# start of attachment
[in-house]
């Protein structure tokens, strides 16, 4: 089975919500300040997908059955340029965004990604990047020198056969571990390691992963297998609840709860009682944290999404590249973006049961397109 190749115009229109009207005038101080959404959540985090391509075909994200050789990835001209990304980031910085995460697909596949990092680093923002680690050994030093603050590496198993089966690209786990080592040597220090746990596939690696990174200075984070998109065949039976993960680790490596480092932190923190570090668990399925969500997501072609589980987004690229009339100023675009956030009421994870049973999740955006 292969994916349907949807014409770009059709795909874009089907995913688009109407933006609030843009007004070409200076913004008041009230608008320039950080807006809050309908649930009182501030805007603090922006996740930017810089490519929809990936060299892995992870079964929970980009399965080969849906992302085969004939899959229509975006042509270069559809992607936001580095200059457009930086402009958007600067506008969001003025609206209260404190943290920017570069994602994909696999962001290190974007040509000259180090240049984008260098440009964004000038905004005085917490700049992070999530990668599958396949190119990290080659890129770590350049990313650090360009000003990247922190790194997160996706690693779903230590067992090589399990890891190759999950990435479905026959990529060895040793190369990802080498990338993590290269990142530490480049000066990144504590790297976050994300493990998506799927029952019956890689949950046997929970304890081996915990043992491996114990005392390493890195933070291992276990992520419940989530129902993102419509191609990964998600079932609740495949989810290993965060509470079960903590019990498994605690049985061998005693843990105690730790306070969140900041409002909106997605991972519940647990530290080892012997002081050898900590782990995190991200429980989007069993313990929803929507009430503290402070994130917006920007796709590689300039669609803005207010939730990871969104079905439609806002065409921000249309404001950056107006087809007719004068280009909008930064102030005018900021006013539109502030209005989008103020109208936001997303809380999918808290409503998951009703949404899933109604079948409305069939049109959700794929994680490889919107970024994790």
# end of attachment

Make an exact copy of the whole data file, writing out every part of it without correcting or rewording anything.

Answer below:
[in-house]
């Protein structure tokens, strides 16, 4: 089975919500300040997908059955340029965004990604990047020198056969571990390691992963297998609840709860009682944290999404590249973006049961397109 190749115009229109009207005038101080959404959540985090391509075909994200050789990835001209990304980031910085995460697909596949990092680093923002680690050994030093603050590496198993089966690209786990080592040597220090746990596939690696990174200075984070998109065949039976993960680790490596480092932190923190570090668990399925969500997501072609589980987004690229009339100023675009956030009421994870049973999740955006 292969994916349907949807014409770009059709795909874009089907995913688009109407933006609030843009007004070409200076913004008041009230608008320039950080807006809050309908649930009182501030805007603090922006996740930017810089490519929809990936060299892995992870079964929970980009399965080969849906992302085969004939899959229509975006042509270069559809992607936001580095200059457009930086402009958007600067506008969001003025609206209260404190943290920017570069994602994909696999962001290190974007040509000259180090240049984008260098440009964004000038905004005085917490700049992070999530990668599958396949190119990290080659890129770590350049990313650090360009000003990247922190790194997160996706690693779903230590067992090589399990890891190759999950990435479905026959990529060895040793190369990802080498990338993590290269990142530490480049000066990144504590790297976050994300493990998506799927029952019956890689949950046997929970304890081996915990043992491996114990005392390493890195933070291992276990992520419940989530129902993102419509191609990964998600079932609740495949989810290993965060509470079960903590019990498994605690049985061998005693843990105690730790306070969140900041409002909106997605991972519940647990530290080892012997002081050898900590782990995190991200429980989007069993313990929803929507009430503290402070994130917006920007796709590689300039669609803005207010939730990871969104079905439609806002065409921000249309404001950056107006087809007719004068280009909008930064102030005018900021006013539109502030209005989008103020109208936001997303809380999918808290409503998951009703949404899933109604079948409305069939049109959700794929994680490889919107970024994790």